Codependency and Addiction

codependency and addiction sad womanIt’s important to make sure that the dynamic between you and the people you lean on in life is healthy. When you allow someone to lean on you to the point where you’re enabling that person and taking care of him or her more than yourself, you’re becoming codependent.

The stress of always taking care of others and being in unhealthy relationships can cause a person to turn to alcohol and drugs to cope with life. Over time, this abuse of alcohol and drugs often turns into an addiction. While codependency and addiction often go hand in hand, they only worsen one another’s condition. 

Another way to become codependent is to choose to constantly be in unhealthy romantic relationships rather than cater to yourself and just stay alone. When people always feel the need to be in a relationship despite it being unhealthy, those people are addicted to relationships. This, in turn, means that those people are also codependent.  

Either way, if you are sacrificing your well-being, happiness, or self-worth to maintain a relationship with someone else, then you’re likely a codependent person. Because alcohol and drugs can have adverse effects on people who are codependent, codependency and addiction should be avoided at all costs.

If you do find yourself codependent and simultaneously suffering from addiction, you’re going to need dual diagnosis treatment. Prior to receiving dual diagnosis treatment for codependency and addiction, you need to understand what both of these conditions entail individually.

What is Codependency?

Codependency is putting other people’s needs before your own to the point at which you have an unhealthy relationship. Codependency can come in many forms. For one, codependency can occur between family members or friends. For example, if your family member or friend is an addict and that person constantly leans on you to cover for him or her whenever he or she lies and sneaks out to receive drugs, you’re a codependent enabler. 

Another way that you can have a codependent relationship with an person who has an addiction is by paying all of his or her bills. Paying this person’s bills is especially a sign of codependent enabling if the addict has no money due to him or her recklessly spending it all on substances. In this case, because you aren’t letting your loved one feel the consequences of his or her reckless actions, you’re enabling that person’s addiction. 

This type of enabling behavior from you also increases the chances that your loved one will need you in the future. Therefore, your relationship with that person is codependent. 

Codependency also occurs in romantic relationships. For example, if you immediately go from abusive relationship to abusive relationship, this could signal that you’re codependent. This is because it makes it seem as if you need a romantic relationship to feel whole, even when that relationship is poor.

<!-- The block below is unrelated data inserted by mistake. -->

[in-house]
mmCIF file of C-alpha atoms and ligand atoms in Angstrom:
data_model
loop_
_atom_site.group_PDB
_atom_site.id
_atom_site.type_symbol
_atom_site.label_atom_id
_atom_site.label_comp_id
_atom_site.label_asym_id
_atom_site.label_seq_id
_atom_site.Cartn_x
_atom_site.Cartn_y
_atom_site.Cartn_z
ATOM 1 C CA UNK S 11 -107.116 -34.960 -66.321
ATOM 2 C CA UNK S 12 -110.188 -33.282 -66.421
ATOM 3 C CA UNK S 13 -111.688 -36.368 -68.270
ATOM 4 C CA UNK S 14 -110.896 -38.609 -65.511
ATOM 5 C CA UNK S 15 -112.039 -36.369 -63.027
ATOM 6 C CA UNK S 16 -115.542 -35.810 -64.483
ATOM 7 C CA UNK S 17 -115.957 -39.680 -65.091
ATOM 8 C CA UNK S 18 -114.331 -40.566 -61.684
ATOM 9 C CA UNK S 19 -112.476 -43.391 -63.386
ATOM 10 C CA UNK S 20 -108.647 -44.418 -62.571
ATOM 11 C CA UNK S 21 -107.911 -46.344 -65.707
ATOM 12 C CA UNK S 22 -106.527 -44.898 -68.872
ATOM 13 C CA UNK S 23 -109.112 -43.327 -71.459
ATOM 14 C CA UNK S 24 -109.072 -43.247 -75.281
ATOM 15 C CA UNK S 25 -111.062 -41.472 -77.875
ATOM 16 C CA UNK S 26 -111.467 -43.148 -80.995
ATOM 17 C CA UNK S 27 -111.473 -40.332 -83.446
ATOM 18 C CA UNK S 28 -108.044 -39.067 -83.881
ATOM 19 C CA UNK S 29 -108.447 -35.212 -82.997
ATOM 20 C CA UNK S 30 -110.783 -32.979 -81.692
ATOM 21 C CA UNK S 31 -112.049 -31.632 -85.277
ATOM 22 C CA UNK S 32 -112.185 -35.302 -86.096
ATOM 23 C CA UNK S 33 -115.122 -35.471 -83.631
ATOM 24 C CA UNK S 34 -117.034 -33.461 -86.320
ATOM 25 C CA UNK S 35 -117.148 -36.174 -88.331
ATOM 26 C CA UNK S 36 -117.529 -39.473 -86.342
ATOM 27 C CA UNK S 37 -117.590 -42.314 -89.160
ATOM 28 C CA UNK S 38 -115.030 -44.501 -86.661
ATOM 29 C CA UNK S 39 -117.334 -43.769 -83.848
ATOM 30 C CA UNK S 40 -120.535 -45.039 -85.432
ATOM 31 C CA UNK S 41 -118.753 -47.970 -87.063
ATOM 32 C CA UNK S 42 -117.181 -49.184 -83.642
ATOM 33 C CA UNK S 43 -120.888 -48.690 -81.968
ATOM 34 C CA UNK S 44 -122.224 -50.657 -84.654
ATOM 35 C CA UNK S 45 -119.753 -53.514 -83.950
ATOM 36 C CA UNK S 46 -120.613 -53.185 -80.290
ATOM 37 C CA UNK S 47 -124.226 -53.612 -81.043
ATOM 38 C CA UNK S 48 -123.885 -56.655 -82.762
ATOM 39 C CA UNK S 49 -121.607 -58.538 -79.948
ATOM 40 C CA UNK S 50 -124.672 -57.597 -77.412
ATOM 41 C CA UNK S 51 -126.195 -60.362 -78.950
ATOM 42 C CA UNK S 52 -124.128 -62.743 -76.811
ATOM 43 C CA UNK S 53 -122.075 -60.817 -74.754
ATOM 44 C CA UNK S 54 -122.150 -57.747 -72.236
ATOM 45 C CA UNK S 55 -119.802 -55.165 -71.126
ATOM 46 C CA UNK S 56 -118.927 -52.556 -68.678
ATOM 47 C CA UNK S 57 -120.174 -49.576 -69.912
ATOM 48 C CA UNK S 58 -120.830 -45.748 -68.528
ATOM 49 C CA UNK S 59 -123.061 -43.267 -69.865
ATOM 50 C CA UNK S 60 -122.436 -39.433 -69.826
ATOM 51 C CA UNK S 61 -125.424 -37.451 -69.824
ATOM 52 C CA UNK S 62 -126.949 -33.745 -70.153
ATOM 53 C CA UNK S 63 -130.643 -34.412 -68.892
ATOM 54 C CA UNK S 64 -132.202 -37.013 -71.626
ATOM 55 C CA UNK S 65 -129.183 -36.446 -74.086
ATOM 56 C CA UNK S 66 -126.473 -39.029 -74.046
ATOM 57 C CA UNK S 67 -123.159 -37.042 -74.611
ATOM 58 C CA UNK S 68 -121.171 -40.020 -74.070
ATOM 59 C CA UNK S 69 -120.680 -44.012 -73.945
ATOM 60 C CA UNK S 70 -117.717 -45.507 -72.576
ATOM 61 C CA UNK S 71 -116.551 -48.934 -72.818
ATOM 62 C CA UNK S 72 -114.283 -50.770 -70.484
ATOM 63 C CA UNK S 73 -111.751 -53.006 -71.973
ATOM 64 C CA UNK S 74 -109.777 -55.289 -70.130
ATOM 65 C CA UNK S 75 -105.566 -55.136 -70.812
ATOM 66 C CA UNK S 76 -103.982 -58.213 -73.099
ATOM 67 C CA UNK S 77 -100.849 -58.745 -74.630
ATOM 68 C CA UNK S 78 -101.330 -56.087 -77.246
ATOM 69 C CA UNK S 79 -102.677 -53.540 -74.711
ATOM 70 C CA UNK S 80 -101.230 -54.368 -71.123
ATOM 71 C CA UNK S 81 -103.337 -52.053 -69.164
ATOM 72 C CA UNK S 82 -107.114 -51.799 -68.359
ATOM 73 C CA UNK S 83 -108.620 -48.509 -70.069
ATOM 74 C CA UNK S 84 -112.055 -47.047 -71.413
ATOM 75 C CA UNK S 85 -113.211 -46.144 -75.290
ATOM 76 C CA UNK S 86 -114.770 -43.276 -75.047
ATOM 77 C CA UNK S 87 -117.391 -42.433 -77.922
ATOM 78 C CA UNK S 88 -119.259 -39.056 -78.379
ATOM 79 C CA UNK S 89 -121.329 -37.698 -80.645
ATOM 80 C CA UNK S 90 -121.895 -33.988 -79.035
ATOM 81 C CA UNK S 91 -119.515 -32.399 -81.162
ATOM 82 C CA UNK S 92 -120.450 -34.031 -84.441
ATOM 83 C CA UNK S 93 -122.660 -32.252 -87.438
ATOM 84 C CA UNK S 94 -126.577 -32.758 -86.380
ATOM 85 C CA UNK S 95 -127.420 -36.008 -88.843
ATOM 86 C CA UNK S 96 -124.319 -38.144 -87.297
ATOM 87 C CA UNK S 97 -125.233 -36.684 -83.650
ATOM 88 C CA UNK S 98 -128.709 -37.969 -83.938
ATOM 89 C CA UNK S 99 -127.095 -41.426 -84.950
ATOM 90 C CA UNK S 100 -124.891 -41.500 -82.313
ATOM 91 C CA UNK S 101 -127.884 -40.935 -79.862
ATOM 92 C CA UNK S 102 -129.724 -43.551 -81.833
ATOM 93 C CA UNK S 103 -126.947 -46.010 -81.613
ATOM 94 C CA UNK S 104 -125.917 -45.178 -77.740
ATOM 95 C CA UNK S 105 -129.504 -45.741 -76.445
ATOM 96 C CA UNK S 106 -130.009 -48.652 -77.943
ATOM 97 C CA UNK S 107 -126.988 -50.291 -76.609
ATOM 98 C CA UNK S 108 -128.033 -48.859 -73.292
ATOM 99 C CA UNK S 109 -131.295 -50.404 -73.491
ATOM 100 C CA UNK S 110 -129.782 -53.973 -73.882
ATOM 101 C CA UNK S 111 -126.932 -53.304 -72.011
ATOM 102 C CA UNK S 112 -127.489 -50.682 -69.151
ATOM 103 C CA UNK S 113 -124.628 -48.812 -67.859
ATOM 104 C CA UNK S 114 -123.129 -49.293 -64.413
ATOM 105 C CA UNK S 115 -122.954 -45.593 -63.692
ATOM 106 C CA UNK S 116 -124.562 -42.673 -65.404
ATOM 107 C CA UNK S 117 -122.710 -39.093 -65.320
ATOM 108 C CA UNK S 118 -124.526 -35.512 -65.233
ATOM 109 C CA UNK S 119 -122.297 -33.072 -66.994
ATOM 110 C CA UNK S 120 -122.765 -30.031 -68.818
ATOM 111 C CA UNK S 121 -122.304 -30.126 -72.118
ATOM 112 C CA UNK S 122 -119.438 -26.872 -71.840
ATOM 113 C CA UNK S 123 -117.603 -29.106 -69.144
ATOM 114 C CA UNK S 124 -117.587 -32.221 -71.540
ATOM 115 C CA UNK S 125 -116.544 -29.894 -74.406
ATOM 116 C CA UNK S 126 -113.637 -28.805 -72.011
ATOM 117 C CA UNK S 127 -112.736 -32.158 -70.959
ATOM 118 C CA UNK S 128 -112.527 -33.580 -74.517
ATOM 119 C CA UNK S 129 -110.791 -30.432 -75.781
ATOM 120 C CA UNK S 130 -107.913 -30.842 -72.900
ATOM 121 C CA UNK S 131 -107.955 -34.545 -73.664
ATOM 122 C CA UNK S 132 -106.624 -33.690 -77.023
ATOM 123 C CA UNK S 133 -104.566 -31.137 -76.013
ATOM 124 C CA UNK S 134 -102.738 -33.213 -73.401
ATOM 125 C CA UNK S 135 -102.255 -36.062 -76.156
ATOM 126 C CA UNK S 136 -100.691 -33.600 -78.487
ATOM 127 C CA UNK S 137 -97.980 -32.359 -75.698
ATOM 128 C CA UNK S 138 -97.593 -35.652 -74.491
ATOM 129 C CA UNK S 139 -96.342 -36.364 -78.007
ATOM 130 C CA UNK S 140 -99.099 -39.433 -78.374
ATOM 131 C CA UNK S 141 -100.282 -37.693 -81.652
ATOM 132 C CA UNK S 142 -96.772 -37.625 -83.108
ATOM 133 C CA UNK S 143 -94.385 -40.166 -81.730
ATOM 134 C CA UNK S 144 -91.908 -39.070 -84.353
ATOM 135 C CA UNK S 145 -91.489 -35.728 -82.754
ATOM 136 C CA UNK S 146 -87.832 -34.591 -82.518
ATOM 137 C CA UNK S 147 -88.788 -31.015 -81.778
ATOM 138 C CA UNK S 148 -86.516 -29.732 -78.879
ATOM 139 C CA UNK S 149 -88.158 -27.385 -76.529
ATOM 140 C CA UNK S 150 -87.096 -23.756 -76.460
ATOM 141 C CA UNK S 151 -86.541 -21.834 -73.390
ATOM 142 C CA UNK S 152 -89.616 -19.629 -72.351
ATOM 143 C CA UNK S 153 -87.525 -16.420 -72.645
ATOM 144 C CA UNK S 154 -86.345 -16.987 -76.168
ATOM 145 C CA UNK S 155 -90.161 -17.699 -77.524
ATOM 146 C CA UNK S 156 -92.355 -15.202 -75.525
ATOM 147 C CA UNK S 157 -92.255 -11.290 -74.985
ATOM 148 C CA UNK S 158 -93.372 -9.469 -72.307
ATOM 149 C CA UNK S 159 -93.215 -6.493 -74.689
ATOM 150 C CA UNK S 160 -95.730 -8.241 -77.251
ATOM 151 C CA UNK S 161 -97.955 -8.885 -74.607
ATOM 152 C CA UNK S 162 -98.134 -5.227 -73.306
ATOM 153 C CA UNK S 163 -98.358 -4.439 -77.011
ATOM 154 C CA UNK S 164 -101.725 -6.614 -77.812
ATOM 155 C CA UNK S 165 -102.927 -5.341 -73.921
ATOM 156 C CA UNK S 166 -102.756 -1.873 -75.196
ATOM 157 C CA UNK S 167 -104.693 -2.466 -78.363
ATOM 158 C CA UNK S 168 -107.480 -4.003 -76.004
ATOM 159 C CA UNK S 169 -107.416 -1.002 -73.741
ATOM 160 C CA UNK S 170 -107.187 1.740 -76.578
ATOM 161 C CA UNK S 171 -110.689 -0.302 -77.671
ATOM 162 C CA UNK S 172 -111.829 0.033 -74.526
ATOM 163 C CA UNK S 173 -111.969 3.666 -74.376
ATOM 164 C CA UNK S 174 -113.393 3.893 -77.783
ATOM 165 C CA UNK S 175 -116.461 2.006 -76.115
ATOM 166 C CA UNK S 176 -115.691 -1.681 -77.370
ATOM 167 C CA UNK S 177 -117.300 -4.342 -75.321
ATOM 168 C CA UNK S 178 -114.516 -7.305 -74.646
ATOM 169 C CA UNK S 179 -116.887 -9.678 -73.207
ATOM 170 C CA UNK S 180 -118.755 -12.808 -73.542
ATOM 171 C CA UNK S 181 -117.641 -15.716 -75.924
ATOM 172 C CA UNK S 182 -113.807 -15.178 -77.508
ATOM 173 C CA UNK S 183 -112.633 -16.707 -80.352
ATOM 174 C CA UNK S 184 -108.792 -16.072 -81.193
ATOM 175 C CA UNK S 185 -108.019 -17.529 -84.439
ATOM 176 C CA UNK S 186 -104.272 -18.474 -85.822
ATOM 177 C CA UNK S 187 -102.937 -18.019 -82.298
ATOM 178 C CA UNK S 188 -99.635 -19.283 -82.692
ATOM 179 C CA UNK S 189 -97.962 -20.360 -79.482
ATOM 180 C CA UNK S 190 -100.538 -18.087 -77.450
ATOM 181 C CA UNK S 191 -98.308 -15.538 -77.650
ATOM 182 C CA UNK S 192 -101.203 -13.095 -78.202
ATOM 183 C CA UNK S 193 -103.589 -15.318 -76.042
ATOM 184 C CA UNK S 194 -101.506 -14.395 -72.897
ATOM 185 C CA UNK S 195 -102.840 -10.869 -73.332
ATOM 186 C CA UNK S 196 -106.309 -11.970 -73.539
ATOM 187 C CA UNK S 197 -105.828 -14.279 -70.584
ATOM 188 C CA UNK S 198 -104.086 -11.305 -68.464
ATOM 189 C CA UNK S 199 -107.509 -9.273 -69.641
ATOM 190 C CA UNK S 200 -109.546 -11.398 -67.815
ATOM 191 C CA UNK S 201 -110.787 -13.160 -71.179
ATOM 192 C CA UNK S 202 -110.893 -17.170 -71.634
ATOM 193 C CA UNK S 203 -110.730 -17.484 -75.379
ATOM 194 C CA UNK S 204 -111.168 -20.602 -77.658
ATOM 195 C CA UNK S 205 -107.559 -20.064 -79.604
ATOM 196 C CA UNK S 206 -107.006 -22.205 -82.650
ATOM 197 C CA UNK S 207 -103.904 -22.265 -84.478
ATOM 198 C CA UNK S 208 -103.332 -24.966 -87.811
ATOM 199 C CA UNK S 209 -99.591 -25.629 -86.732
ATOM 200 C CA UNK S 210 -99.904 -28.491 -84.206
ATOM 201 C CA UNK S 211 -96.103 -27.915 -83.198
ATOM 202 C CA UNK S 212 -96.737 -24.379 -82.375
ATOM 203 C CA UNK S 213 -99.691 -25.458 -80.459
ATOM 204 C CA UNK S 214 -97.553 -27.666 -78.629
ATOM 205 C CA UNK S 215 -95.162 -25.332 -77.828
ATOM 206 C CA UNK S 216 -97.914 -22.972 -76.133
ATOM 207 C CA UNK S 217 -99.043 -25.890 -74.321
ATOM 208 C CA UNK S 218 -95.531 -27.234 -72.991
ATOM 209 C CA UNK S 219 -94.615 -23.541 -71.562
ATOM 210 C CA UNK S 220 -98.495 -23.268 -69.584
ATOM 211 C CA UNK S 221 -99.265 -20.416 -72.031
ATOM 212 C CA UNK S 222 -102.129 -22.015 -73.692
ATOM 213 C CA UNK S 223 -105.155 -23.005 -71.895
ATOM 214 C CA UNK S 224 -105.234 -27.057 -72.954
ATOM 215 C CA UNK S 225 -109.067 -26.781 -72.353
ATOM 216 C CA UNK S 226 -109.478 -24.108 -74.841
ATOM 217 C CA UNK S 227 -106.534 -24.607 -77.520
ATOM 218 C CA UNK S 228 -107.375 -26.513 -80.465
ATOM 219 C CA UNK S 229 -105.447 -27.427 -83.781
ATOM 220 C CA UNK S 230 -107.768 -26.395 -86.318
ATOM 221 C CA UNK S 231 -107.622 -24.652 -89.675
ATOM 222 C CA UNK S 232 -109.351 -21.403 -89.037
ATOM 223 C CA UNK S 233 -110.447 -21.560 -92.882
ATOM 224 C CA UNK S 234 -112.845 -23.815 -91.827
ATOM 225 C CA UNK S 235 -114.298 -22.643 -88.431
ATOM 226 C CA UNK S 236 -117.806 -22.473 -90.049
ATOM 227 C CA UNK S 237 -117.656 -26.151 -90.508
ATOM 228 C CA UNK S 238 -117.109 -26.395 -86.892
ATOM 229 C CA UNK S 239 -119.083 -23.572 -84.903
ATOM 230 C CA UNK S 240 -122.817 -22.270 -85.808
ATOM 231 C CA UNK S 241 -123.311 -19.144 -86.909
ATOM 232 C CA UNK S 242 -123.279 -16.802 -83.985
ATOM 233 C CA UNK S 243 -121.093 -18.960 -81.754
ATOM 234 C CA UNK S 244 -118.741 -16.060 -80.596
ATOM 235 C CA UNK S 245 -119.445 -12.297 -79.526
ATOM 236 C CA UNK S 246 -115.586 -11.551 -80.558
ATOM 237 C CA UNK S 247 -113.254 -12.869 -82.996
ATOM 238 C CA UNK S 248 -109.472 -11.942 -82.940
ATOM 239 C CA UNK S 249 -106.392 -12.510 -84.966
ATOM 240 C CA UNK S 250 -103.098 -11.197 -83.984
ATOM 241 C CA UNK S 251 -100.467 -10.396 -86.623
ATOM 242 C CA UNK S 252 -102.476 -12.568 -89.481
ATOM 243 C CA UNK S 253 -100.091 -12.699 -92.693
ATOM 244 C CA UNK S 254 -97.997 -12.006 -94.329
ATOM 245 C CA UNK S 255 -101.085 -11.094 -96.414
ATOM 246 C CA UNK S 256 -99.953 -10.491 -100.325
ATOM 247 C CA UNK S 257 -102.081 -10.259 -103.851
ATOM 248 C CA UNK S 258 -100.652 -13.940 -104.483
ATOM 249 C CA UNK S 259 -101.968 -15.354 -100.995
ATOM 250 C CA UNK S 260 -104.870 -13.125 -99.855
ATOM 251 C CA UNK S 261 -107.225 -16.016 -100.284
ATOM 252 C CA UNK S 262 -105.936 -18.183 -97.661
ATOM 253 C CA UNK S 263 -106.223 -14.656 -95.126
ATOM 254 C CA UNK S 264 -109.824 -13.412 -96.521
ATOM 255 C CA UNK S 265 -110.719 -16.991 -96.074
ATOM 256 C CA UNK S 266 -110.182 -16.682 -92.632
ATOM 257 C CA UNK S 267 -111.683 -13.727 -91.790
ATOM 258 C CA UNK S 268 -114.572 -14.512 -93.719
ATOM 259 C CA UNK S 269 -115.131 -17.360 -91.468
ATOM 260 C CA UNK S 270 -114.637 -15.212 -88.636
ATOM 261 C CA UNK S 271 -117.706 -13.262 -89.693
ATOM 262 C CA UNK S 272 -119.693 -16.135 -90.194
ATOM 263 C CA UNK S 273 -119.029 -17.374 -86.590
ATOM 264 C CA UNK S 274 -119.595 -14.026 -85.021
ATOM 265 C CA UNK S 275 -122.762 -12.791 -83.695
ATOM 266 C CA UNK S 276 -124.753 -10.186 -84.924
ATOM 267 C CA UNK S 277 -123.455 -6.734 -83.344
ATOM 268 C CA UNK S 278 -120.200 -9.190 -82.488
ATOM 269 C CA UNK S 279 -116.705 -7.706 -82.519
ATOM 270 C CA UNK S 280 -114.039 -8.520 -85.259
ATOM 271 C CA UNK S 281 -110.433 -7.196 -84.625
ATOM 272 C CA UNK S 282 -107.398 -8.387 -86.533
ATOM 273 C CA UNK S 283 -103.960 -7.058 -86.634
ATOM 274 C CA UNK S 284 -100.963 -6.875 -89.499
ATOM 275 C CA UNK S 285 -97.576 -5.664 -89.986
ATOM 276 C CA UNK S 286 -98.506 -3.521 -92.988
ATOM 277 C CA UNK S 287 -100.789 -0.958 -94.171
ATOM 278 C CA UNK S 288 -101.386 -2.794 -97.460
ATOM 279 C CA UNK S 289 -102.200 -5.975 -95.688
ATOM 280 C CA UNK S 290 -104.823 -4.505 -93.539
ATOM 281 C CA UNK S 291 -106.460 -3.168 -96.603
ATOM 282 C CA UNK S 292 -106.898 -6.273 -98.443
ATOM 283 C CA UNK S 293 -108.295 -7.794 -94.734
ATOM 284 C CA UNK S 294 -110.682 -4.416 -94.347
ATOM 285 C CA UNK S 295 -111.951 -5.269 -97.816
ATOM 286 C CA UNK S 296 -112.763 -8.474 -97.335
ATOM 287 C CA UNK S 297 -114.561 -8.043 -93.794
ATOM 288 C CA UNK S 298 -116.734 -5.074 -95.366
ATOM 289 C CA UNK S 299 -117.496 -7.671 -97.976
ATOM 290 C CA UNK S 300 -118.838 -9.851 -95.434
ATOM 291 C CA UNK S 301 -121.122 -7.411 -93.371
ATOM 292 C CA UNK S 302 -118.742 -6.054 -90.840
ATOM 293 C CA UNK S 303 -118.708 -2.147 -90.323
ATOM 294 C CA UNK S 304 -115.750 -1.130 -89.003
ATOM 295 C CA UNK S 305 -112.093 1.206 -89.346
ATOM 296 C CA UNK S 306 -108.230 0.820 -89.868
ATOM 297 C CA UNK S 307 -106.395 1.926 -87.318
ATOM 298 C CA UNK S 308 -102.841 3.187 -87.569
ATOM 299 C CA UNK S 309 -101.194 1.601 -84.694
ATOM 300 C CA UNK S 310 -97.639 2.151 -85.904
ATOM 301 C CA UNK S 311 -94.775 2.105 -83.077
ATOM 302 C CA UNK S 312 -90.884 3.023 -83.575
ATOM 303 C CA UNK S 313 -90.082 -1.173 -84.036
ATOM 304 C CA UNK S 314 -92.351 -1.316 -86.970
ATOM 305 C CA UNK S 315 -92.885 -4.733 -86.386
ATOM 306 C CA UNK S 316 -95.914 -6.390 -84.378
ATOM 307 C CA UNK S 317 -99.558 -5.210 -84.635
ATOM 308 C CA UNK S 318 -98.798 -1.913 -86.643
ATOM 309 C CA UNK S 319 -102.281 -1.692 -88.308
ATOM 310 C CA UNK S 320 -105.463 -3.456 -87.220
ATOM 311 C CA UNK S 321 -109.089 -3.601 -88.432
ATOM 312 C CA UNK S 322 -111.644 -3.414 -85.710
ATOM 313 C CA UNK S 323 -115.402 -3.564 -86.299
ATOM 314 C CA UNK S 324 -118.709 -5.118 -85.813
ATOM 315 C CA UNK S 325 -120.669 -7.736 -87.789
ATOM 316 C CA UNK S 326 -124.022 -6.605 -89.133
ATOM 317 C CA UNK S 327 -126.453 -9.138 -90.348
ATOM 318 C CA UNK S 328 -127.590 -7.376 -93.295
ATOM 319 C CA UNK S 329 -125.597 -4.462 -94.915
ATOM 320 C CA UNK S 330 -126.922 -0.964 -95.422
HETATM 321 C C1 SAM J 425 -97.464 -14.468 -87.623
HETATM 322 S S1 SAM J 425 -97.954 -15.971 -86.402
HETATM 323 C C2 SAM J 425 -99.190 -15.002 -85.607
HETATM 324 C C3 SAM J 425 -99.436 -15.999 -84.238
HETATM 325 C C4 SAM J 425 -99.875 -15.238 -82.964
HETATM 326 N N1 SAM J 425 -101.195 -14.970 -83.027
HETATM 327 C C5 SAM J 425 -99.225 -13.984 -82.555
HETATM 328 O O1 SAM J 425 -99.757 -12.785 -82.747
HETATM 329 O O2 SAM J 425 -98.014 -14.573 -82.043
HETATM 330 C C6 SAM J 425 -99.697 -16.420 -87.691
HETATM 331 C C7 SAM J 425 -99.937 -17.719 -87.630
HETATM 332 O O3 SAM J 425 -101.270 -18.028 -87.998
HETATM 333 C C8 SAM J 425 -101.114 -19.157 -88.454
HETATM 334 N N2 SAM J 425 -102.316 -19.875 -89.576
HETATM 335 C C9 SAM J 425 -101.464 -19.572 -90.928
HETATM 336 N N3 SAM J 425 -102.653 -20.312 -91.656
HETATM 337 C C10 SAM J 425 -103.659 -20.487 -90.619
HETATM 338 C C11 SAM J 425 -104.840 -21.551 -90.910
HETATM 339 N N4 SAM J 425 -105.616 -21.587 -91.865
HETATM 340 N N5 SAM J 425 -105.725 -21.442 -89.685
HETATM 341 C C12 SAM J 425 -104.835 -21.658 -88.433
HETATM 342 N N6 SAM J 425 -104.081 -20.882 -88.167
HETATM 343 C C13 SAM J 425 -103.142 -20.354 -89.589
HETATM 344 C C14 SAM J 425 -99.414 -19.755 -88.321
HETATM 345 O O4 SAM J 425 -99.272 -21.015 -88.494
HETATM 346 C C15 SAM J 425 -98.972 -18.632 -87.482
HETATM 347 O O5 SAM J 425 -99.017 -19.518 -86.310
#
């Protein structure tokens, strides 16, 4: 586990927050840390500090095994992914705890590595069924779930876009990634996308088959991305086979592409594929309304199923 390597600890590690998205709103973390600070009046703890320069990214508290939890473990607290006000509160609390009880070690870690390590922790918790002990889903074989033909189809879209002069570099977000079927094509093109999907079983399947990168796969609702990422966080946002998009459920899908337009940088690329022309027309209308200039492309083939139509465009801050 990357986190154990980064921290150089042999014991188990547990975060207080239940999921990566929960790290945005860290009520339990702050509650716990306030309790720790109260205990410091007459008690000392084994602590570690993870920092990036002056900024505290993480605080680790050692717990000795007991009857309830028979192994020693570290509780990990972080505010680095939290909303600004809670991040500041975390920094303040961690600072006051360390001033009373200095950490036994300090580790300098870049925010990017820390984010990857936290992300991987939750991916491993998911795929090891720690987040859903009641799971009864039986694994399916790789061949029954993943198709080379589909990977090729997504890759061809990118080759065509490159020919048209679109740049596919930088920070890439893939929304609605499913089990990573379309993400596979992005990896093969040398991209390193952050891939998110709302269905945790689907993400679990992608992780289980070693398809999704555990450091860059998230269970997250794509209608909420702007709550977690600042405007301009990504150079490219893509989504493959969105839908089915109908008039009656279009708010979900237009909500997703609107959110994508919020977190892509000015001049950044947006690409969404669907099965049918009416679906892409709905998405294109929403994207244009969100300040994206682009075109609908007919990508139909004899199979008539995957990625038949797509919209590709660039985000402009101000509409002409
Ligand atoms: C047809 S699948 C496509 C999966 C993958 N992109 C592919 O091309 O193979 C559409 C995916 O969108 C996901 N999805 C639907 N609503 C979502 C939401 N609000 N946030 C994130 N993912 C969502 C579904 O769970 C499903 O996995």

Symptoms of Codependency

The signs and symptoms of codependency vary depending on the type of codependent relationships that an individual has. The codependent symptoms listed below are typical behaviors that someone who suffers from codependency, and possibly addiction, would display.

  • Chronic anger
  • Low self-esteem
  • Fear of intimacy
  • Lying/dishonesty
  • Need for approval
  • Difficulty saying ‘no’
  • Fear of abandonment
  • Feelings of loneliness
  • Inability to trust people
  • Mental illnesses such as depression and anxiety
  • Containing feelings of resentment and despair
  • Confusing love with pain
  • Poor communication skills
  • Being a dependent person 
  • Inability to adjust to change
  • Being hypercritical of yourself
  • Having constant feelings of guilt
  • Constant desire to please people
  • Inability to create healthy boundaries
  • Inability to take responsibility for actions
  • A need to control other people’s feelings
  • Obsessing over other people’s anxieties and fears

Causes of Codependency

There are multiple things that cause people to exhibit codependent behaviors. One major factor as to why people are codependent is because they were brought up in dysfunctional families. A dysfunctional family is one whose members experience feelings of fear, anger, shame, and guilt that are ignored and denied. 

When people are codependent due to their dysfunctional families, they tend to repress their emotions and disregard their own needs. This is partly due to dysfunctional families not acknowledging that problems exist within the family. By not acknowledging their emotions, members of a dysfunctional family learn at a young age to put others’ needs before their own even if it means bringing harm upon themselves. 

Another cause of codependency is having a chemical imbalance in your brain. Your brain chemistry plays a huge role in the way that you display emotions and deal with problems. Therefore, if you have a chemical imbalance in your brain, it can easily cause you to behave in a codependent manner.

Other causes of codependency include childhood trauma and past relationships. For example, if you had experienced a traumatic situation at a young age that made it difficult for you to confide in the people close to you, you might have developed a tendency to put others’ problems before your own. This would ultimately cause you to become codependent as an adult. 

When it comes to relationships, having a former romantic partner that abused you physically or emotionally could cause you to become codependent and need the constant love and approval of others. 

Your current life can also influence your level of codependency. For example, if you’re currently going through a relationship (romantic or non-romantic) that is unhealthy and makes you feel insecure, it could cause you to develop codependency. 

What is Addiction?